West Antarctica Archives - Page 2 of 2 - State of the Planet

Clock Is Ticking in West Antarctic

“The high-resolution records that we’re getting and the high-resolution models we’re able to make now are sort of moving the questions a little bit closer into human, understandable time frames.”

by |May 23, 2014

The Oden and the Polarstern Cross Paths

We successfully finished our scientific work in the Amundsen Sea and are now heading back to Punta Arenas, at the tip of South America. It will take eight to nine days to get there depending on the weather and winds. Just before we left the Amundsen Sea we passed the German ice-breaker ship, the Polarstern…. read more

by |March 3, 2010

Looking at Mud to Learn About Ice Sheets

The bottom of the seafloor shows us where ice used to flow. To pinpoint when the ice retreated, the geologists on board take samples of mud and sand from the seafloor. Using a weighted steel barrel lowered to the seafloor they bore their way through sand and mud. A catcher at the bottom of the… read more

by |February 26, 2010

Following the Trail of Ancient Icebergs

A few days ago we reached our main study area in the eastern Amundsen Sea. Here we are using sonar to map the contours of the seafloor in great detail. During the last glaciation the Antarctic ice sheet was much larger and covered most of the continental shelf, an underwater extension of the continent that… read more

by |February 21, 2010

So Much Depends on Sea Ice

Where we work and how we get there depends on the sea ice. The Oden is a powerful icebreaker but it is often faster and more fuel-efficient to go around heavy sea ice then to chop our way through. If the sea ice is several feet thick, we often choose to detour. We actually consult… read more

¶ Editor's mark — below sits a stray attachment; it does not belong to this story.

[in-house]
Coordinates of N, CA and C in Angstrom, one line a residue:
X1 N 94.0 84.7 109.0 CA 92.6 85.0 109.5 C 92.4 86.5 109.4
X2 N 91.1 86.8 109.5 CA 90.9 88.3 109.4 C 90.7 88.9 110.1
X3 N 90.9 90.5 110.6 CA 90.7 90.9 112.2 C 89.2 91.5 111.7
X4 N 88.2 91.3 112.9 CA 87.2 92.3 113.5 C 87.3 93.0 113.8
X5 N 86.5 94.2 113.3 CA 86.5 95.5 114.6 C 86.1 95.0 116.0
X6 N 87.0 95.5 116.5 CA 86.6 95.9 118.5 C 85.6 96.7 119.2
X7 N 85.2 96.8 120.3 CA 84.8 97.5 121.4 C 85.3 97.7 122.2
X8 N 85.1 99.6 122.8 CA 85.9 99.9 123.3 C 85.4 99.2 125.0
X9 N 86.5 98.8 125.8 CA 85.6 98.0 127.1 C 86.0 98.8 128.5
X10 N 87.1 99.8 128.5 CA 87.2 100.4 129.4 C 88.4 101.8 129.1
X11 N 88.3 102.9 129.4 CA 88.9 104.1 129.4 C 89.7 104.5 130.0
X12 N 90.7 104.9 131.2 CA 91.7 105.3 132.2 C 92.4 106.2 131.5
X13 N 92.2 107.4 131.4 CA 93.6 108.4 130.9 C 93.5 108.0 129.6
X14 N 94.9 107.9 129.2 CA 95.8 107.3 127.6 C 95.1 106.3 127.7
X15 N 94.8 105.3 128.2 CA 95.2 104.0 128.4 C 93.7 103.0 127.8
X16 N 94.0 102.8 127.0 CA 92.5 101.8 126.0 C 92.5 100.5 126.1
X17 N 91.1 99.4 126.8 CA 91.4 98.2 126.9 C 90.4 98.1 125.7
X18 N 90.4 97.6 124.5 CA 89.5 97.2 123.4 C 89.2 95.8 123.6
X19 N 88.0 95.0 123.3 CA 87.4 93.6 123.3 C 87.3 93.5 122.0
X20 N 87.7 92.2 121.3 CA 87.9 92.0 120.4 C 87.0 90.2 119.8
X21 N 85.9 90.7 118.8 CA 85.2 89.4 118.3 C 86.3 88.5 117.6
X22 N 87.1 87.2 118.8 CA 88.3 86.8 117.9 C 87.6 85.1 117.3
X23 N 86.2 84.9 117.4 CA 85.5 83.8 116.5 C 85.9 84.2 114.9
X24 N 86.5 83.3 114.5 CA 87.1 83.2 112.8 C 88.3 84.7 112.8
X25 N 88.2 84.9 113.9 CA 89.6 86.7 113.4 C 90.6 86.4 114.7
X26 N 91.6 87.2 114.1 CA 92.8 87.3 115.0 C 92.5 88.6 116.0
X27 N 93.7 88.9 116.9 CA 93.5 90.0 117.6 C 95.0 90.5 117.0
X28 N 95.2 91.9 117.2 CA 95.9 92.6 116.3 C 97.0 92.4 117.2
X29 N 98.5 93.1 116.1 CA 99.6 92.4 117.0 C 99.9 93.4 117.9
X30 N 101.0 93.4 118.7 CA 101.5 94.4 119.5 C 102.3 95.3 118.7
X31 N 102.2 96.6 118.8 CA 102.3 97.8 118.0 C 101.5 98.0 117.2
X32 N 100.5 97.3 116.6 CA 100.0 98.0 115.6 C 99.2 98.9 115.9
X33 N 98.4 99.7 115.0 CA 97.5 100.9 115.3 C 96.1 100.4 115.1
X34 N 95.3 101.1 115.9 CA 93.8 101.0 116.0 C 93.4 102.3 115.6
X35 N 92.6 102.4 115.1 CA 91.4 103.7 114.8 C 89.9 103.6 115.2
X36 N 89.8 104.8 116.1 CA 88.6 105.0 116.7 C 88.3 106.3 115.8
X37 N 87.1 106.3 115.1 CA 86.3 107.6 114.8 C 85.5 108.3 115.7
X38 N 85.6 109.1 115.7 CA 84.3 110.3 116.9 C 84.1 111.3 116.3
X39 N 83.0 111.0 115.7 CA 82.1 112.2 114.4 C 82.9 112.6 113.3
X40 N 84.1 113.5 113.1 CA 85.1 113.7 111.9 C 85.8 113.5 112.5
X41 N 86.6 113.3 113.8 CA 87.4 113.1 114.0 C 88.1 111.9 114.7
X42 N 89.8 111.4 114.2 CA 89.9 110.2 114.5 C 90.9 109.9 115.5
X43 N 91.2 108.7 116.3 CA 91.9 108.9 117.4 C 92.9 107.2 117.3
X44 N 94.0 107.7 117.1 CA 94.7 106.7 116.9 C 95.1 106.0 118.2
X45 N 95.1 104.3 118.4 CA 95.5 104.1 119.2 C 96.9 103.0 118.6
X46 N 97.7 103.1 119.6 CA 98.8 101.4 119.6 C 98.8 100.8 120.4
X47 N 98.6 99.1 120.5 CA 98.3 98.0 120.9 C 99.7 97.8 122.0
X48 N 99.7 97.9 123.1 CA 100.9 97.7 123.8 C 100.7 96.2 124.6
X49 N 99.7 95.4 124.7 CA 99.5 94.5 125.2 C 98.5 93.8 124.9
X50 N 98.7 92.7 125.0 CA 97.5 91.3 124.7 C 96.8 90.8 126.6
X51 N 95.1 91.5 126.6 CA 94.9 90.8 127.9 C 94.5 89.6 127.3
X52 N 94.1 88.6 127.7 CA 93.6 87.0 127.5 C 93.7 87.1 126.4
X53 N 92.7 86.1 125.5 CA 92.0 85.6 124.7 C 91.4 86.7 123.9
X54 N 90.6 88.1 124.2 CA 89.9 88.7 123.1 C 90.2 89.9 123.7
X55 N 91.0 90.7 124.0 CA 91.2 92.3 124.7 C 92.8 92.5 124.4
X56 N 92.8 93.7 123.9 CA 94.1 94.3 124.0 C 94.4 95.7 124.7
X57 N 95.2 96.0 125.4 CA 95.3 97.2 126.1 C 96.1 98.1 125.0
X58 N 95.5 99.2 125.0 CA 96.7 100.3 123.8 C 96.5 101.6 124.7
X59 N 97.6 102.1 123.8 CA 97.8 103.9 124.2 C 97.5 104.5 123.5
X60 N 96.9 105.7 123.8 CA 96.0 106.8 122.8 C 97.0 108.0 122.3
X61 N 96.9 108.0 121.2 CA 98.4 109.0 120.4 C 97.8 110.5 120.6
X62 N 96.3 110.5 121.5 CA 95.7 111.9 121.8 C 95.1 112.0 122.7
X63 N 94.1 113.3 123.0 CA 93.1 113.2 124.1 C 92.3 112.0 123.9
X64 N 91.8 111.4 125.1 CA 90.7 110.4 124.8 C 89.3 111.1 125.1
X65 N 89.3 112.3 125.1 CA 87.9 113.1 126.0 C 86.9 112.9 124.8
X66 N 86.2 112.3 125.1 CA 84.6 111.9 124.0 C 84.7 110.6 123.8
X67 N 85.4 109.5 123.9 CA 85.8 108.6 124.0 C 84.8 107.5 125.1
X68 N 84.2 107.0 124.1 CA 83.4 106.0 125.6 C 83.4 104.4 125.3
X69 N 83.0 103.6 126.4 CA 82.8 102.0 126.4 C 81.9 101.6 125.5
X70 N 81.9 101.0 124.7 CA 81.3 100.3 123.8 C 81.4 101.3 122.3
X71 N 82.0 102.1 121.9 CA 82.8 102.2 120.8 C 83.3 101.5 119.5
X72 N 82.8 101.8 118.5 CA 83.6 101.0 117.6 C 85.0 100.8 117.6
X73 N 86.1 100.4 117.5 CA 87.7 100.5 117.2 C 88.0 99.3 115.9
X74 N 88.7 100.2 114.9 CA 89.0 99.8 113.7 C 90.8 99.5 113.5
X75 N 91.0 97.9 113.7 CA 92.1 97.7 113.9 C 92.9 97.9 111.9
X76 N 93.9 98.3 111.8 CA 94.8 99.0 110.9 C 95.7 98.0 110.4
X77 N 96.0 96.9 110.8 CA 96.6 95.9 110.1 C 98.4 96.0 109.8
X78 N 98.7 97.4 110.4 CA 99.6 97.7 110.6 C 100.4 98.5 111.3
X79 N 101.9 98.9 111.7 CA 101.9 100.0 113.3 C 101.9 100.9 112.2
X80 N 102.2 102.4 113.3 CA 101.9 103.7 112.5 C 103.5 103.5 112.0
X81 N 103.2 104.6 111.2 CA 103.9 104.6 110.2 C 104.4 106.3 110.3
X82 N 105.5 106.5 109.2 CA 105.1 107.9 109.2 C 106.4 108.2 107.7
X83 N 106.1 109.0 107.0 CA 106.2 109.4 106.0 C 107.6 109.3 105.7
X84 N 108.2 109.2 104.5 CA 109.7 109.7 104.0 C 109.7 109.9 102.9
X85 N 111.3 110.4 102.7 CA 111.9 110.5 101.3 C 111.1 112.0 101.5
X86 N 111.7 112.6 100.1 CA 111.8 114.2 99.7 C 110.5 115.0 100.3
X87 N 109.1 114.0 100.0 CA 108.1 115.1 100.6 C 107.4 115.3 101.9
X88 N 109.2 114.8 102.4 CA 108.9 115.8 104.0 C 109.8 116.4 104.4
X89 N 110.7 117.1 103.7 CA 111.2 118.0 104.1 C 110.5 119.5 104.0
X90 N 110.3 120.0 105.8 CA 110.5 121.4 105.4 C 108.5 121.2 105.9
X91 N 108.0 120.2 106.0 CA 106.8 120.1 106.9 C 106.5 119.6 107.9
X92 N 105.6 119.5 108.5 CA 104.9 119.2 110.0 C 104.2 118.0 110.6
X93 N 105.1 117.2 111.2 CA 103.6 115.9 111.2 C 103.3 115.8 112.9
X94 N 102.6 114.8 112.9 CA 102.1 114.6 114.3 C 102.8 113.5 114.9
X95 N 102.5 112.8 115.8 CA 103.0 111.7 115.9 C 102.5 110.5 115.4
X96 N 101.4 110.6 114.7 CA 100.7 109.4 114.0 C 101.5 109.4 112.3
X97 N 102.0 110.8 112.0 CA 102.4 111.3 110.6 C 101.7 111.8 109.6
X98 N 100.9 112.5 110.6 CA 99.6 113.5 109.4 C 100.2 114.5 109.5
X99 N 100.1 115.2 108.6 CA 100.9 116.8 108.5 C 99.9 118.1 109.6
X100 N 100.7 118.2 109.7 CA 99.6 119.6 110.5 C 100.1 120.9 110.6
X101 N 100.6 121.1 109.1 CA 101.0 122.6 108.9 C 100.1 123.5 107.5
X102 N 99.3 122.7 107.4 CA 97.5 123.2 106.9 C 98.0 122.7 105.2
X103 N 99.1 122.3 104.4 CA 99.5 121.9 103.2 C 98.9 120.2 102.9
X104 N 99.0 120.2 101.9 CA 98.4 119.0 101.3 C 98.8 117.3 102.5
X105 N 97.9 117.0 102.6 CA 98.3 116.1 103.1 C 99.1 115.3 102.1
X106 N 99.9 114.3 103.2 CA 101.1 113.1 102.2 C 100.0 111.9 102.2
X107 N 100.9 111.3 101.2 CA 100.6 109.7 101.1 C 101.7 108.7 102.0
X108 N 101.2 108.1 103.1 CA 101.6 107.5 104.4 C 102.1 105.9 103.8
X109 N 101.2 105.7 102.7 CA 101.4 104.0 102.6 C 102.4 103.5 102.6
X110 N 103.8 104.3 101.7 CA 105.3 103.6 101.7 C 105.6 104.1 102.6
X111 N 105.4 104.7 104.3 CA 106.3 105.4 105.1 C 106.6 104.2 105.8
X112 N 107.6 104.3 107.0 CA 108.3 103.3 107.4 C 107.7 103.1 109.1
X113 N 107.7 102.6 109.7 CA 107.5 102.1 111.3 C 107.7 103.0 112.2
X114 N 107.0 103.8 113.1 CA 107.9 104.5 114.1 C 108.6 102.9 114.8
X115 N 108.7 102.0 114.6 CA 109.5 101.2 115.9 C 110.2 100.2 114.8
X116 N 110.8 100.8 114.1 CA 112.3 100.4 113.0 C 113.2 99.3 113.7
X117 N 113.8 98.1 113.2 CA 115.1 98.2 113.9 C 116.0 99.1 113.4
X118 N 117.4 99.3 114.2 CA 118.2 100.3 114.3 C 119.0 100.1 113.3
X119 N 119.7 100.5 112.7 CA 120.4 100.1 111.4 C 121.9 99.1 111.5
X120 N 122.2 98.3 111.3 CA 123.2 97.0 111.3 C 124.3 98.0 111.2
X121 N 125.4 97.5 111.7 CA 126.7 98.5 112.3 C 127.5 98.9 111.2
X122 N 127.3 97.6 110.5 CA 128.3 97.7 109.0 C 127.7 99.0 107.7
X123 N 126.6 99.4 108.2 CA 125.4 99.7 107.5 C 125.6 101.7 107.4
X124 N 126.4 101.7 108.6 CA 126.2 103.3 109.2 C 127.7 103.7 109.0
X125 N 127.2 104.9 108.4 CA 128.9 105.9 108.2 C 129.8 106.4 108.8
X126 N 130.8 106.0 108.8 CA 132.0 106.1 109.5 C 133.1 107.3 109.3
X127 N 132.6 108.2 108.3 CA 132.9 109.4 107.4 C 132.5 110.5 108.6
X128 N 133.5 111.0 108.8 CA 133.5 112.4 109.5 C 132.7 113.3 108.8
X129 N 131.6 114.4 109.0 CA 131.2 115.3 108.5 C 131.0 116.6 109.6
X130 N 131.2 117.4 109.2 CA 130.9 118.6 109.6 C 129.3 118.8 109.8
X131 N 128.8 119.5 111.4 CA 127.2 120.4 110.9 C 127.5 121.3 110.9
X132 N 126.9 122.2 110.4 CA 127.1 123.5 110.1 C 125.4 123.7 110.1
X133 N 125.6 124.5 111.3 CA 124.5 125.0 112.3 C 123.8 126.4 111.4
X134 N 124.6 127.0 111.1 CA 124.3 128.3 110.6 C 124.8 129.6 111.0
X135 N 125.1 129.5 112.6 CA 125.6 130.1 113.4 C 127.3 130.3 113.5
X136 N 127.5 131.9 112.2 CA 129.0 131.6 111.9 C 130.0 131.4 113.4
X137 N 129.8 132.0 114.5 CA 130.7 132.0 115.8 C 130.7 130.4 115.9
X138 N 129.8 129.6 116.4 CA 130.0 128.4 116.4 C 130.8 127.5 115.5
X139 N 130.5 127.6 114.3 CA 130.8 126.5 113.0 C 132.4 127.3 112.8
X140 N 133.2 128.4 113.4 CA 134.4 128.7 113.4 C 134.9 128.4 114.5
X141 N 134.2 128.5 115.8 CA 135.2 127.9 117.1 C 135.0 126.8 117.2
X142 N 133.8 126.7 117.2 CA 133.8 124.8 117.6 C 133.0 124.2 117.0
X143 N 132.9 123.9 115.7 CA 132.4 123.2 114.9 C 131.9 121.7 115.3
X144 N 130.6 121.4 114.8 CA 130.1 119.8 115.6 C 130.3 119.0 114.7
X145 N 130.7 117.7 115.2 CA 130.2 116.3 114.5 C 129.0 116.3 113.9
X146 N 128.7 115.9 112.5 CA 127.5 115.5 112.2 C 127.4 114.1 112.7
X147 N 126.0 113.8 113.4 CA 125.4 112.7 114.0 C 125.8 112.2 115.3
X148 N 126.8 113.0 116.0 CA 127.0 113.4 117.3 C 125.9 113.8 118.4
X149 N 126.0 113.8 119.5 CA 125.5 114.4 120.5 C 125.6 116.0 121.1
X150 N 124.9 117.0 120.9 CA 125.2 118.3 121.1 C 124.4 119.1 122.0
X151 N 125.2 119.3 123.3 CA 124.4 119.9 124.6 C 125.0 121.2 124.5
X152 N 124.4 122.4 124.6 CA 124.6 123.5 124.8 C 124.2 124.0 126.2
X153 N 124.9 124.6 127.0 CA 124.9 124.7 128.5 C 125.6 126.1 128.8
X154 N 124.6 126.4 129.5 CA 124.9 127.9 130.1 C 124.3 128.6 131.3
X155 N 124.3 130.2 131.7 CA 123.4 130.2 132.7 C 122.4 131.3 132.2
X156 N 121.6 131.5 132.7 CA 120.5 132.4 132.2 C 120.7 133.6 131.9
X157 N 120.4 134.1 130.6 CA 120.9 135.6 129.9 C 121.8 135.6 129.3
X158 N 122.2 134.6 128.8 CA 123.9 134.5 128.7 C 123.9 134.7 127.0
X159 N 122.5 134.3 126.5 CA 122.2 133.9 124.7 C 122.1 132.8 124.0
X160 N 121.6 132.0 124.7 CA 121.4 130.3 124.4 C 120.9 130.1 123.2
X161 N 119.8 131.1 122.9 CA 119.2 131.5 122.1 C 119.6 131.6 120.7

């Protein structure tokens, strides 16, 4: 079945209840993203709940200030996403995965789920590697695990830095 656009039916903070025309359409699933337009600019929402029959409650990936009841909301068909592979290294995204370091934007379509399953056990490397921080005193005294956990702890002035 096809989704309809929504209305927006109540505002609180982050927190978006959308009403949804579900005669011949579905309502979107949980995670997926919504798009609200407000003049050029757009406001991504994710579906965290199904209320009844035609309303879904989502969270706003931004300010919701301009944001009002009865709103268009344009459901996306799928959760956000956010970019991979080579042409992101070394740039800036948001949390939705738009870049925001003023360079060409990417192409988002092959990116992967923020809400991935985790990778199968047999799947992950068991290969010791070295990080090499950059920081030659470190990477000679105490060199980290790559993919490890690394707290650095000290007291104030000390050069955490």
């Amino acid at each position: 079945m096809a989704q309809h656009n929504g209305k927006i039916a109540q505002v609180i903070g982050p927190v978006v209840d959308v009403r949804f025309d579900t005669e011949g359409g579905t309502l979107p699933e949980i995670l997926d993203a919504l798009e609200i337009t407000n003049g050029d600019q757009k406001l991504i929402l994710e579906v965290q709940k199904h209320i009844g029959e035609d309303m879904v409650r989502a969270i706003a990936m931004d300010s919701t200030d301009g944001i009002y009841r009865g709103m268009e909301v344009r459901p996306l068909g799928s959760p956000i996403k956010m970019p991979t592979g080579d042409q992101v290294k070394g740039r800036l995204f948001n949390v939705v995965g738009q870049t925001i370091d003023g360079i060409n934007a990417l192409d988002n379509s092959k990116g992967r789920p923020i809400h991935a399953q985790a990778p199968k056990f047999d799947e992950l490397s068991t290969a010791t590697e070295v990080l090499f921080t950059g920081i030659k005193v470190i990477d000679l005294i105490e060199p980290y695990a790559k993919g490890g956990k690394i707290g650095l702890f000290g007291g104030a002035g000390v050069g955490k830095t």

by |February 15, 2010

Is Ocean Water Helping to Melt Glaciers?

After crossing the Ross Sea, we’ve reached our first study area: the “Little America Trough.” The oceanographers on board want to find out if warmer water from the deep ocean is rising onto the continental shelf and reaching the ice, making it melt faster. They measure temperature and salinity as well as the water currents…. read more

by |February 11, 2010

Ready to Sail

Today we arrived at McMurdo, an American research station that hosts Antarctica’s largest community—about 1,000 people during austral summer. To get here, a US Air Force cargo plane picked us up in Christchurch, New Zealand, and landed us on the ice nearby. Today is a balmy summer day of 30°F, not much colder than the… read more

by |February 6, 2010

Melting Glaciers–Tracking Their Path

I am a geophysicist at Columbia’s Lamont-Doherty Earth Observatory, and I study how different processes shape the bottom of oceans and rivers. One focus of my research is the continental shelves off Antarctica, especially in the Bellingshausen and Amundsen Sea, and the role of ice sheets in their formation. I made my first trip to… read more

by |February 4, 2010